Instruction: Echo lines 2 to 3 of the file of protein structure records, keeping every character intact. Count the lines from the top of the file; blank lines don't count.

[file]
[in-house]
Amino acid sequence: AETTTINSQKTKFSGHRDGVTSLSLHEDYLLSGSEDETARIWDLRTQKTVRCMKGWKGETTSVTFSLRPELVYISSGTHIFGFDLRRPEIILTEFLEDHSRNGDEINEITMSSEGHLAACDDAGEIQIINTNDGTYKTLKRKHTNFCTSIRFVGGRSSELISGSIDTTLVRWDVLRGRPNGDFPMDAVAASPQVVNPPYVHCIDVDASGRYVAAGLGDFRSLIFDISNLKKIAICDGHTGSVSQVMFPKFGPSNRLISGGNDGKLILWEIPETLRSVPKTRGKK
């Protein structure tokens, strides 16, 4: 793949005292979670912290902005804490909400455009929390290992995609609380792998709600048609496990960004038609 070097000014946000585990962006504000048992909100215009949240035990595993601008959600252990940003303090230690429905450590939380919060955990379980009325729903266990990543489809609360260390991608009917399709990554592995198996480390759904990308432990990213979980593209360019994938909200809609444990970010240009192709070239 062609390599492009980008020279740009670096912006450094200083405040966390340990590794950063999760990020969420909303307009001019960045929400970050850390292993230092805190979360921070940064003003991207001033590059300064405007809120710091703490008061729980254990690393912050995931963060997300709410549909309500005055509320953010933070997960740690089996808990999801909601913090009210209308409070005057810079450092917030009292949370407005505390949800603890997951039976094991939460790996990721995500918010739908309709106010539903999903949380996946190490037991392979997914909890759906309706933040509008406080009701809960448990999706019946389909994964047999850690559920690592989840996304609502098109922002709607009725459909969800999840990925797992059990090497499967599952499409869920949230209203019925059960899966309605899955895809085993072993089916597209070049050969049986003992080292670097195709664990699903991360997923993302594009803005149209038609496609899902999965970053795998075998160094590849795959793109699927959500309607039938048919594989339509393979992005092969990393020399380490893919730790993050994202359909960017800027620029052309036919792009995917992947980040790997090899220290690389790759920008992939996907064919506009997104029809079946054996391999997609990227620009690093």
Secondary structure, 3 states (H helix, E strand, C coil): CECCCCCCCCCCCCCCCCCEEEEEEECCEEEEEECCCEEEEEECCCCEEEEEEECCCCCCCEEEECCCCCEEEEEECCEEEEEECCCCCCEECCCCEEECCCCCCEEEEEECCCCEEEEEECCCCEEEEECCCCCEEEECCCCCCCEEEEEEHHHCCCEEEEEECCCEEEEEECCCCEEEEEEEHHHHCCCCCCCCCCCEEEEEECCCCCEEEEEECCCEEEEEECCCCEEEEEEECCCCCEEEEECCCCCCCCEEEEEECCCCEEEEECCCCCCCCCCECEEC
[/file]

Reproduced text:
Amino acid sequence: AETTTINSQKTKFSGHRDGVTSLSLHEDYLLSGSEDETARIWDLRTQKTVRCMKGWKGETTSVTFSLRPELVYISSGTHIFGFDLRRPEIILTEFLEDHSRNGDEINEITMSSEGHLAACDDAGEIQIINTNDGTYKTLKRKHTNFCTSIRFVGGRSSELISGSIDTTLVRWDVLRGRPNGDFPMDAVAASPQVVNPPYVHCIDVDASGRYVAAGLGDFRSLIFDISNLKKIAICDGHTGSVSQVMFPKFGPSNRLISGGNDGKLILWEIPETLRSVPKTRGKK
């Protein structure tokens, strides 16, 4: 793949005292979670912290902005804490909400455009929390290992995609609380792998709600048609496990960004038609 070097000014946000585990962006504000048992909100215009949240035990595993601008959600252990940003303090230690429905450590939380919060955990379980009325729903266990990543489809609360260390991608009917399709990554592995198996480390759904990308432990990213979980593209360019994938909200809609444990970010240009192709070239 062609390599492009980008020279740009670096912006450094200083405040966390340990590794950063999760990020969420909303307009001019960045929400970050850390292993230092805190979360921070940064003003991207001033590059300064405007809120710091703490008061729980254990690393912050995931963060997300709410549909309500005055509320953010933070997960740690089996808990999801909601913090009210209308409070005057810079450092917030009292949370407005505390949800603890997951039976094991939460790996990721995500918010739908309709106010539903999903949380996946190490037991392979997914909890759906309706933040509008406080009701809960448990999706019946389909994964047999850690559920690592989840996304609502098109922002709607009725459909969800999840990925797992059990090497499967599952499409869920949230209203019925059960899966309605899955895809085993072993089916597209070049050969049986003992080292670097195709664990699903991360997923993302594009803005149209038609496609899902999965970053795998075998160094590849795959793109699927959500309607039938048919594989339509393979992005092969990393020399380490893919730790993050994202359909960017800027620029052309036919792009995917992947980040790997090899220290690389790759920008992939996907064919506009997104029809079946054996391999997609990227620009690093």